Why does this function print non-zero integers on non-empty lines?

;; taken from https://emacs.stackexchange.com/a/16826/10896
(defun current-line-empty-p ()
  (setq answer (string-match-p "^\\s-*$" (thing-at-point 'line)))
  (message "%s" answer)

I would like the answer to be displayed as t or nil. But on a non-empty line, it prints 35 or some other non-zero integer depending on which line I called it via M-x. On blank lines it prints 0.

Sure non-zero means false and zero means true but I am curious why this behaviour happens? I would have thought string-match-p already returned booleans.

  • 3
    You need to read the doc for string-match which is like string-match-p but does not change the match data. string-match returns the index of the first match of the regexp or nil if the regexp did not match at all.
    – Tobias
    Nov 23, 2018 at 1:39
  • 2
    I've seen several questions from you recently which suggest that you're not making use of the in-built documentation (especially C-h f <function>). Saying "I would have thought string-match-p already returned booleans." is silly when the function tells you that it works like string-match and that docstring explicitly tells you it returns the "index of start of first match" which is obviously not the same thing as returning t. The documentation is really good. Ask questions here if it's still unclear, but make sure you're actually checking the documentation first and foremost.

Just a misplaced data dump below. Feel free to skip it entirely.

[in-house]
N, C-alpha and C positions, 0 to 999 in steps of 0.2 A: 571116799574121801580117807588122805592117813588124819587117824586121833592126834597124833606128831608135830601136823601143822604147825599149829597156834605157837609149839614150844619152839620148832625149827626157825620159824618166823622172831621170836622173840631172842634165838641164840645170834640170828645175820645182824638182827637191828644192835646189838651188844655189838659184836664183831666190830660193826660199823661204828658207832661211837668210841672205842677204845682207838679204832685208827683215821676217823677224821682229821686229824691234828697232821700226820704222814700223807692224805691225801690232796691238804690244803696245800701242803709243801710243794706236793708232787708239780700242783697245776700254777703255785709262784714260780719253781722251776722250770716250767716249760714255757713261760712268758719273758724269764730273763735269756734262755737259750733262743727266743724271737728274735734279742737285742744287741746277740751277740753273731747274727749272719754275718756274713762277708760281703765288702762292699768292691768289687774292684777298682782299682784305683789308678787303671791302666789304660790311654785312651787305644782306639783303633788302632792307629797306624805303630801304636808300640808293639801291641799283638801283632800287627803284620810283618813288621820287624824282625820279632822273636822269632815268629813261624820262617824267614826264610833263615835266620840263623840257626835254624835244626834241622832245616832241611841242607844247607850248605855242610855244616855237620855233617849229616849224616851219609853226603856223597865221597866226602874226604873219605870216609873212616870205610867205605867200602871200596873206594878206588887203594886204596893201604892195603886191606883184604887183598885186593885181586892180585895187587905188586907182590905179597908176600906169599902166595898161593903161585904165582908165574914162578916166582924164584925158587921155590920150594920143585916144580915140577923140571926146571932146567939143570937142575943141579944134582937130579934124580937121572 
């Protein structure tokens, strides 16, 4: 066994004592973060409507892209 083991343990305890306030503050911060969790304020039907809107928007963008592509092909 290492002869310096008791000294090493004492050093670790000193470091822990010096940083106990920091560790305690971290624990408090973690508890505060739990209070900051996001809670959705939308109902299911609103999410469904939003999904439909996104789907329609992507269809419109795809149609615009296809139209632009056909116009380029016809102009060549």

– phils
    Nov 23, 2018 at 5:34
  • 1
    Something to be very aware of is that in elisp nil is boolean false, and anything else is boolean true. Therefore predicate functions frequently return something other than t for true results, because that other value is potentially more useful, while still being 'true' in a boolean test.
    – phils
    Nov 23, 2018 at 5:38
  • And on that note, "Sure non-zero means false and zero means true" is incorrect. nil means false, and both zero and non-zero means true (provided, of course, that the non-zero is also non-nil).
    – phils
    Nov 23, 2018 at 5:43
  • This is also why you will very frequently see the term "non-nil" used in the documentation, as that is the most unambiguous way of saying "boolean true".
    – phils
    Nov 23, 2018 at 5:58

1 Answer 1


What happens is that thing-at-point will return a line such as "hello\n" so your regexp will successfully match with ^ matching right after the \n (which is indeed a "beginning of line) followed by zero repetitions of \s- followed by a match for $ at end of line.

string-match-p doesn't just return t upon success but it returns the position of the beginning of the match (e.g. 6 in my example).

The way I'd write your code would be:

(defun current-line-empty-p ()
    (forward-line 0)  ;; Go to beginning of current line.
    (let ((answer (looking-at "[ \t]*$")))
      (message "%S" answer))))

Note that I avoided the allocation of a temporary string and I avoided the \s- regexp which rarely does quite what you need.

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